How to Shoot n Edit Real Estate Videos
"Aussie video producer, Dave Dwyer has created this is an online training video series that discusses various production and editing techniques for real estate video production. This course is ideally suited to videographers who aspire to create and run their own video production business with a strong focus on the real estate industry. This series would also be beneficial to anyone interested in the production and marketing of online video for the purpose of selling real estate."
"This course is by far the best real estate video production course I've seen anywhere on the web." - Roman P.
How to Shoot n Edit Real Estate Videos - Now Available!
Back at the start of 2012, I remember reading a newsletter from a real estate agent who happened to be a friend of mine. I had just left the relative safety of full time employment to pursue a freelance career in video production and photography.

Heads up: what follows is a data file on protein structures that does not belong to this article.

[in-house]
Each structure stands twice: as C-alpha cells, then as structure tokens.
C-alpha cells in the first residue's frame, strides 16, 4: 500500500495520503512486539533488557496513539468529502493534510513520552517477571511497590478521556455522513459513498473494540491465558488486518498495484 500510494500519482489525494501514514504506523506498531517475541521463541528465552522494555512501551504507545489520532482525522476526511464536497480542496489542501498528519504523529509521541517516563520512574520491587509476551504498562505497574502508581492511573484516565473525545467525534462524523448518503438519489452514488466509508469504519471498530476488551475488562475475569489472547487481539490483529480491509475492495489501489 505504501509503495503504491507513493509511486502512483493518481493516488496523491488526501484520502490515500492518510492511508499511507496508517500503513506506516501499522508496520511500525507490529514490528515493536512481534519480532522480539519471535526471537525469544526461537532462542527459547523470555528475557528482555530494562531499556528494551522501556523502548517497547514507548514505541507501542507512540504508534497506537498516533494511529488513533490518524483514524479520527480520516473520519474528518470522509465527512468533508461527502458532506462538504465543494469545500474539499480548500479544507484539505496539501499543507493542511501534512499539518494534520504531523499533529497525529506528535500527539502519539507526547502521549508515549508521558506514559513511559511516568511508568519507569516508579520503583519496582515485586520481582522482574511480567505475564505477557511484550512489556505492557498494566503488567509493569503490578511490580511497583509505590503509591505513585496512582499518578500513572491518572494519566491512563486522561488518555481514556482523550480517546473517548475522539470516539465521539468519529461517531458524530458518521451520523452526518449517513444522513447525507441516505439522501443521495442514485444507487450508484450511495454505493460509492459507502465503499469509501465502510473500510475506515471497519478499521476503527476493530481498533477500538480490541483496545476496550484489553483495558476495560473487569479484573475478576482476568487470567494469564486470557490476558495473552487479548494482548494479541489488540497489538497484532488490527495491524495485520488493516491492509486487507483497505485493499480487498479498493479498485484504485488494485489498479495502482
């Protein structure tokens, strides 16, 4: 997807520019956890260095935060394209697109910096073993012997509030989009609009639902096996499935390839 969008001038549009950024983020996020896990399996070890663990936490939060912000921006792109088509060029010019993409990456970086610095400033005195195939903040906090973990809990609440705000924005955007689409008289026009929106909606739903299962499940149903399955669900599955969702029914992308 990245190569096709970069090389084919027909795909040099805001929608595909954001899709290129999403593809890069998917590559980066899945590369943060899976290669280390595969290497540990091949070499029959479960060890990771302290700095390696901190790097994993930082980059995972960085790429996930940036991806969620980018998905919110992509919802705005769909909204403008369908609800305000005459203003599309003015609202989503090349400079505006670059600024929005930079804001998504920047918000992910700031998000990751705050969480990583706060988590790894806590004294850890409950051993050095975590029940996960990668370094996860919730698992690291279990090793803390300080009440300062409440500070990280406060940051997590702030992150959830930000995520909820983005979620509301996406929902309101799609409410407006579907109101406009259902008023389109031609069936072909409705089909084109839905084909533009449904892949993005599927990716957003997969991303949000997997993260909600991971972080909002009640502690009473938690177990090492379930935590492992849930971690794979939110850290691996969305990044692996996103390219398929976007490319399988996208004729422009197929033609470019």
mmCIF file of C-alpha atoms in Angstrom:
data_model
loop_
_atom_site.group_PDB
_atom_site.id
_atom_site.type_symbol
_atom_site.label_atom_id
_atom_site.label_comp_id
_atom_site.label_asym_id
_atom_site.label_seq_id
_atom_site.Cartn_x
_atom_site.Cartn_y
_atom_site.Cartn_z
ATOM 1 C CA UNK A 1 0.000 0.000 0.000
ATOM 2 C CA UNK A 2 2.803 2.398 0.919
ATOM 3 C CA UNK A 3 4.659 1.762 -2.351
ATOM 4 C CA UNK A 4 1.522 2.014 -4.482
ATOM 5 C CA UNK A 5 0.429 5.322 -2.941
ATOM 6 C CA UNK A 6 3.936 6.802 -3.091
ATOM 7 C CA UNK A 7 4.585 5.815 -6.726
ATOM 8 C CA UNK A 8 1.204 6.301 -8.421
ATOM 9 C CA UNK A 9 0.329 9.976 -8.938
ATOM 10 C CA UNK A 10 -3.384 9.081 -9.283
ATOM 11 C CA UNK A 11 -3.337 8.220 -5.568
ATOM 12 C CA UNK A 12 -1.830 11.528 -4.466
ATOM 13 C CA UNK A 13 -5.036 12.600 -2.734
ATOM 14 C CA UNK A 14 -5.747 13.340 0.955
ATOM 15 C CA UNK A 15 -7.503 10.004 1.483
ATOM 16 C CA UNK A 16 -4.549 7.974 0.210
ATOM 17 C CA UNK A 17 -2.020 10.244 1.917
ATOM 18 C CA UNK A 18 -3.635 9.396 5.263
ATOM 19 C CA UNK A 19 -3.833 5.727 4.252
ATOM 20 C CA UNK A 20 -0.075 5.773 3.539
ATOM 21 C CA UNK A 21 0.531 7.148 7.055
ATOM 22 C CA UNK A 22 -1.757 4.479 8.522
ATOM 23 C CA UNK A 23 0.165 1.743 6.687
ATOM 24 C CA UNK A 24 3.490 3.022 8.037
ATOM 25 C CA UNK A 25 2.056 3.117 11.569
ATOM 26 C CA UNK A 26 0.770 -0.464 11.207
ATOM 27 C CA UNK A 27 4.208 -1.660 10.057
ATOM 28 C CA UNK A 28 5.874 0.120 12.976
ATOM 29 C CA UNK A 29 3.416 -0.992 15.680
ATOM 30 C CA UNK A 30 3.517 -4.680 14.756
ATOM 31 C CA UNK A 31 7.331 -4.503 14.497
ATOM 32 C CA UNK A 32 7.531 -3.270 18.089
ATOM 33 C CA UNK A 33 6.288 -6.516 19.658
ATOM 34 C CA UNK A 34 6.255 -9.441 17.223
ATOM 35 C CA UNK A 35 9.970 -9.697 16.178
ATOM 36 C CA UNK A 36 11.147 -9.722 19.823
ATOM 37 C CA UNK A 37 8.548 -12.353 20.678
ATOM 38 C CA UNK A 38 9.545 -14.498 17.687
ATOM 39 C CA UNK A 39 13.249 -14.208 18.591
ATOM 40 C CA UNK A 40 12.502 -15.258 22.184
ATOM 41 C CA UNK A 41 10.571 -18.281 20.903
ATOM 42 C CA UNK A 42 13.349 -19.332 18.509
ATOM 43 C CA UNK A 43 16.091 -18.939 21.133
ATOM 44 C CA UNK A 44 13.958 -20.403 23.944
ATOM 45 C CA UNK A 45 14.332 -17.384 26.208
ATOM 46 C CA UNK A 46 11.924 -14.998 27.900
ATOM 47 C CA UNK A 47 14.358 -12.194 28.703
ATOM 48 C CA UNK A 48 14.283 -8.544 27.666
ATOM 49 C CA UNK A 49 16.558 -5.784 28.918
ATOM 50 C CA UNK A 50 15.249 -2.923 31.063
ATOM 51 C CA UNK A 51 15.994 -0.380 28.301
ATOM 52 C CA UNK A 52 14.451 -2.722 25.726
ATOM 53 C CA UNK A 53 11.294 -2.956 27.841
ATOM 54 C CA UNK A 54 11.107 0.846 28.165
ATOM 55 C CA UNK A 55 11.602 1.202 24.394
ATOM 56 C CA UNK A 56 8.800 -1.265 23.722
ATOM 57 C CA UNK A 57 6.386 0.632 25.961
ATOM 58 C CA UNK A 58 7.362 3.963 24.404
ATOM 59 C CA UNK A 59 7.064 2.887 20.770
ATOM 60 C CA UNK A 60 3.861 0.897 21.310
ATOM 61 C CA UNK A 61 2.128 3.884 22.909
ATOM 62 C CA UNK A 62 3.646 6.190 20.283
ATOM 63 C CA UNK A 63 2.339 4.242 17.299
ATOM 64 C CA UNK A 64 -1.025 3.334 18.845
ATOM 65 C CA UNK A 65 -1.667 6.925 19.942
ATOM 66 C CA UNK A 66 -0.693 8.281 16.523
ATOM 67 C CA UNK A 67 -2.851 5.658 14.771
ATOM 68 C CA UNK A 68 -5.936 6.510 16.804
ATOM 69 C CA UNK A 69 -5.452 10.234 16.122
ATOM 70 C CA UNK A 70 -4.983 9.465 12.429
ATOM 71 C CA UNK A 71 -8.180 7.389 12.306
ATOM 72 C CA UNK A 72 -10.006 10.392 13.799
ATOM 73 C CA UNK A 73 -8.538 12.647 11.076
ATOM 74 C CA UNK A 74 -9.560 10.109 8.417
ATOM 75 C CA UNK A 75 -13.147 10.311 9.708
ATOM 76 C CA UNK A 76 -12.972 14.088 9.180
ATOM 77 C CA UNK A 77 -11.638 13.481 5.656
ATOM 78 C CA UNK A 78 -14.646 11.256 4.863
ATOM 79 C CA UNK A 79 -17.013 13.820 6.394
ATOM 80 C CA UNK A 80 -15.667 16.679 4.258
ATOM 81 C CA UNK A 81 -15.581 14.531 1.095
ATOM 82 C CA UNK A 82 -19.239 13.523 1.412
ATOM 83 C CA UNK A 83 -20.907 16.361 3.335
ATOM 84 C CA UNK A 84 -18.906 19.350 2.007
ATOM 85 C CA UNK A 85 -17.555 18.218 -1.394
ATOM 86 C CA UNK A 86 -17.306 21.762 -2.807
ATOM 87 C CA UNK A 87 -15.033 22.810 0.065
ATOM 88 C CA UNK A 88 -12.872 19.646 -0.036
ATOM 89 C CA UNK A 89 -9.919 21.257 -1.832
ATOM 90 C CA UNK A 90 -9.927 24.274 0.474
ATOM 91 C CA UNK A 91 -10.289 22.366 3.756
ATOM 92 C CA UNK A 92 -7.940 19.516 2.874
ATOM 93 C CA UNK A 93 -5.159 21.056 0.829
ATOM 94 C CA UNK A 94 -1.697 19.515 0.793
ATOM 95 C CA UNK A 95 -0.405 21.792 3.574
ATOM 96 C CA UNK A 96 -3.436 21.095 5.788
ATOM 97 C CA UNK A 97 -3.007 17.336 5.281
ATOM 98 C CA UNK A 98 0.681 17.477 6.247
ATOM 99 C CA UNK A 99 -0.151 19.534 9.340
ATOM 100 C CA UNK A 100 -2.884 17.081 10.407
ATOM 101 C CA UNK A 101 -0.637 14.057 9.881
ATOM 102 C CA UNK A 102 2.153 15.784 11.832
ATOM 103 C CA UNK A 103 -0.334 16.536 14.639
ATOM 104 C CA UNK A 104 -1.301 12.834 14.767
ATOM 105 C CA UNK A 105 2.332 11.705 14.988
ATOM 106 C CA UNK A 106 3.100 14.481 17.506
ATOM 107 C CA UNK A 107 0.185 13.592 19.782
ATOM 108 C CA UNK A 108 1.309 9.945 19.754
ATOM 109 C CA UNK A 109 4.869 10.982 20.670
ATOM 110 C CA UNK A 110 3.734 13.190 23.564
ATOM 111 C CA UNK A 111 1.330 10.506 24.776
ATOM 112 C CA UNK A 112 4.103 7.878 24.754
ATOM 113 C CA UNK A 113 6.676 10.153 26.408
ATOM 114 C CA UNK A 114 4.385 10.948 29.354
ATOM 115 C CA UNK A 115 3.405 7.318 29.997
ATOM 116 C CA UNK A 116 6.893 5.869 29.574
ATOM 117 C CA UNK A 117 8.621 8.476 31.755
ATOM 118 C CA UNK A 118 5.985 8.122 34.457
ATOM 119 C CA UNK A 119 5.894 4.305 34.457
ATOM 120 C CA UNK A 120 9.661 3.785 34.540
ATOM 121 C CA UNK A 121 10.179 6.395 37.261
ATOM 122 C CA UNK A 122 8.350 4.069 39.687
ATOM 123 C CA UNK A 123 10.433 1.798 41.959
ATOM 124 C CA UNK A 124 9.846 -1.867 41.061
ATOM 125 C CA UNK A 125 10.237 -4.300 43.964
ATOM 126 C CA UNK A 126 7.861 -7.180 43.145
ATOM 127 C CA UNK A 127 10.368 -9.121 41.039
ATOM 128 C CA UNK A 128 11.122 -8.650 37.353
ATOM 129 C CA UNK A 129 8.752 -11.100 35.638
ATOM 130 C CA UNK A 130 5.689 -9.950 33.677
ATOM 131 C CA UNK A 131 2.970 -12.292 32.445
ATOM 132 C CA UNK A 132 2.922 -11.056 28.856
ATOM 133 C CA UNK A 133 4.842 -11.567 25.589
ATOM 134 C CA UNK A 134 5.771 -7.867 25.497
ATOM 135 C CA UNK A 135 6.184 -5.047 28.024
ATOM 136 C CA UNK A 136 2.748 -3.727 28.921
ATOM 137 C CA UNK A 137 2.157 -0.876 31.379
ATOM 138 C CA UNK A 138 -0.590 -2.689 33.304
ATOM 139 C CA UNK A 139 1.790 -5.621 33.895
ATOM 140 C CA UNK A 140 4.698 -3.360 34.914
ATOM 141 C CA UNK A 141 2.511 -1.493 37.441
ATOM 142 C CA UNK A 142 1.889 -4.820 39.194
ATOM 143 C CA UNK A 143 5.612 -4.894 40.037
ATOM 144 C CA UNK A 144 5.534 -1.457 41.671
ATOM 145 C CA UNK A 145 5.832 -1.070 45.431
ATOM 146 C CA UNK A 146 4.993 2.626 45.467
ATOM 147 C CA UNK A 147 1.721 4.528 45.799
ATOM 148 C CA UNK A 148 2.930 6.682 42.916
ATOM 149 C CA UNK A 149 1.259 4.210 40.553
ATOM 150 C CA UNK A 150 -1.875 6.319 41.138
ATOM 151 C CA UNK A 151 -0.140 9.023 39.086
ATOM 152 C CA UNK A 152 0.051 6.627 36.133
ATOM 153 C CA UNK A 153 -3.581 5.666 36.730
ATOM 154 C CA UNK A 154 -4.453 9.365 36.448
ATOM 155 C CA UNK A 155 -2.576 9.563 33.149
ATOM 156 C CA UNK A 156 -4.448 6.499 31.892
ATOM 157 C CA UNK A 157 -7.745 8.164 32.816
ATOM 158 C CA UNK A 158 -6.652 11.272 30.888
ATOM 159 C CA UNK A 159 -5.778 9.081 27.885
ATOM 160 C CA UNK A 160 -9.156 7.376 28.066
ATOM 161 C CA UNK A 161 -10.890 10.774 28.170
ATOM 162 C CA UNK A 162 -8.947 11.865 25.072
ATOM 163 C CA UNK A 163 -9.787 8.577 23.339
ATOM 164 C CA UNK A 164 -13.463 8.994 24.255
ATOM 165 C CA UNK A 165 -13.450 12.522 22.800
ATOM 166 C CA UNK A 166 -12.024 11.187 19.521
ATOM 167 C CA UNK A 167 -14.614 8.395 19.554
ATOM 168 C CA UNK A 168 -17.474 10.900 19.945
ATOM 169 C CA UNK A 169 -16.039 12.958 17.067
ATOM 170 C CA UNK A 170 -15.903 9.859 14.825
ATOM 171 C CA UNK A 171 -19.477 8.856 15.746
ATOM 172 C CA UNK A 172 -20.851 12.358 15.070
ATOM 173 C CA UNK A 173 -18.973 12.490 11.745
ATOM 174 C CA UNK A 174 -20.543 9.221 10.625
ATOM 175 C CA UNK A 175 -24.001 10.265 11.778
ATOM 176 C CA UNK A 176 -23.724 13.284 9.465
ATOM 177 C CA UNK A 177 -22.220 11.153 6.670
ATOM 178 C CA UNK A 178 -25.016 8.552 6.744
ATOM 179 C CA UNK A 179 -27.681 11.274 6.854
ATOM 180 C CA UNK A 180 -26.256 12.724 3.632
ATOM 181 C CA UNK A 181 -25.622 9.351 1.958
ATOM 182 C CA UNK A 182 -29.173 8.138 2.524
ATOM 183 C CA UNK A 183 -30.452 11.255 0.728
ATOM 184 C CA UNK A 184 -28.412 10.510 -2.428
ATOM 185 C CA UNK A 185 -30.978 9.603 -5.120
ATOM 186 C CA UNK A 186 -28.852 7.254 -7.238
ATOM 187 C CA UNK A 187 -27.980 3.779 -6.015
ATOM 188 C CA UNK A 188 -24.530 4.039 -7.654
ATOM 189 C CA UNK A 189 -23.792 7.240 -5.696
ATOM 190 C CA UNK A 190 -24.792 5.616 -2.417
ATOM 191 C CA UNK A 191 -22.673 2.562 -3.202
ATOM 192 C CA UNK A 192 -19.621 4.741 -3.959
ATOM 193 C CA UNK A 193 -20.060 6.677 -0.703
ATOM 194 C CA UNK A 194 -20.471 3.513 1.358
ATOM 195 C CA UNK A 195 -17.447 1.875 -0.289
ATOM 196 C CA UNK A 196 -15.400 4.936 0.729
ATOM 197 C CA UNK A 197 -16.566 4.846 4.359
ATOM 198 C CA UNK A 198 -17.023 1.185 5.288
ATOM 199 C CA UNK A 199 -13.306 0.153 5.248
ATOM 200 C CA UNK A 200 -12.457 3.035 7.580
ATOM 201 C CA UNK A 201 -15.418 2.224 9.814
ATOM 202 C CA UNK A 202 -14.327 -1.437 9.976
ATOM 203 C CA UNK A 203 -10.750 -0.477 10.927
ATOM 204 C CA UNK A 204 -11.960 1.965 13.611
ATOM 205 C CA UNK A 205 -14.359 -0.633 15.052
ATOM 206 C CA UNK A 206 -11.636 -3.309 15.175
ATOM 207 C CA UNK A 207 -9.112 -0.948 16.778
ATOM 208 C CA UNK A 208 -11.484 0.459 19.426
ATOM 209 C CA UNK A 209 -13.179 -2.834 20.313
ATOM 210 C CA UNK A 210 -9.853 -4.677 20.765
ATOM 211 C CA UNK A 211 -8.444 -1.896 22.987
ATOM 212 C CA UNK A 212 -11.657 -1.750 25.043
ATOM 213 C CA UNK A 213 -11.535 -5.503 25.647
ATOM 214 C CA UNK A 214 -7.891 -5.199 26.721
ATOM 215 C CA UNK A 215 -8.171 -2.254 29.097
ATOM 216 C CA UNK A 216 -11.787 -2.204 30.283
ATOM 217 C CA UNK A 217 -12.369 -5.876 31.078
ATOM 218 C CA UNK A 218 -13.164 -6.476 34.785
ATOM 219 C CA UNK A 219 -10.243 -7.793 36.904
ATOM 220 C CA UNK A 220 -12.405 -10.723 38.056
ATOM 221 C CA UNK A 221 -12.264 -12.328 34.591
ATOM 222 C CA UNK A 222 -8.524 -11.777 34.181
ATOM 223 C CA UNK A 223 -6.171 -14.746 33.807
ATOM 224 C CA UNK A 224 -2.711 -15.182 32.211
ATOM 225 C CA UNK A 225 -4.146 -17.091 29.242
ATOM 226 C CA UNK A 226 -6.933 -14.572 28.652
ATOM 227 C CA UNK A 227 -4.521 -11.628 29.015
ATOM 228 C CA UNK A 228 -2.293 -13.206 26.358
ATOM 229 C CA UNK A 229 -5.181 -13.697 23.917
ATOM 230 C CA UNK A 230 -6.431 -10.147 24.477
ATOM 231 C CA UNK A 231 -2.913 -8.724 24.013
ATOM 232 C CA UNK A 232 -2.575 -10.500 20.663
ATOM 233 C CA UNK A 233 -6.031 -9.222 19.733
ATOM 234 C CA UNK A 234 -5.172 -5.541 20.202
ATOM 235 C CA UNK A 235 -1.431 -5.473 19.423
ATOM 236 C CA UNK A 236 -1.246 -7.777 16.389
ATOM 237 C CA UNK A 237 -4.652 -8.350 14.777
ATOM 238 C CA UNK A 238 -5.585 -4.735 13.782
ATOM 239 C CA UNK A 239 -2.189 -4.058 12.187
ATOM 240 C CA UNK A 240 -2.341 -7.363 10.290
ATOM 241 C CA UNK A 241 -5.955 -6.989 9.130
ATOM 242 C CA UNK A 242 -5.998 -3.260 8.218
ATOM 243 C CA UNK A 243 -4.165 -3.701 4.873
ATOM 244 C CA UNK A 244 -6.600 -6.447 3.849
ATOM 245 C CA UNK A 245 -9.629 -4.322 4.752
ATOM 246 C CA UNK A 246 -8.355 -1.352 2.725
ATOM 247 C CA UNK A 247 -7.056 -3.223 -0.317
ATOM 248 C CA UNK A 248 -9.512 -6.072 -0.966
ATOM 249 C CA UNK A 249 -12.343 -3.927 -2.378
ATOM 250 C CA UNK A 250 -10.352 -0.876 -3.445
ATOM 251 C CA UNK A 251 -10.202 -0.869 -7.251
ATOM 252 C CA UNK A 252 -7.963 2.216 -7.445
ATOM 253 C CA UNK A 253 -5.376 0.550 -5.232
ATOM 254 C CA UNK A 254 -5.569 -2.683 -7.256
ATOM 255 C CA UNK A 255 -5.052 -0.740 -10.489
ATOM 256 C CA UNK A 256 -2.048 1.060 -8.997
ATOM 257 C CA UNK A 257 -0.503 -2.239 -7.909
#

I remember thinking to myself how more convenient it would be if I could simply click on a link and watch a video update instead. Better yet I thought, how cool would it be to watch a real estate video and not just have to look at pictures.
I wrote back to my real estate agent friend and offered her a free video production for her next listing. She thought that was a great idea and within the next week or so I was on location shooting my first real estate video.
We were both really happy with the results, as were the sellers. They even asked for a DVD copy to keep for themselves. Real estate video was becoming a 'thing' and I was very happy to have finally produced one of my own. I registered a business name and started a dedicated real estate video website, Brisbane Real Estate Video.
UPDATE: Brisbane Real Estate Video now redirects back to Dave Dwyer's official website - which is the one you are currently viewing!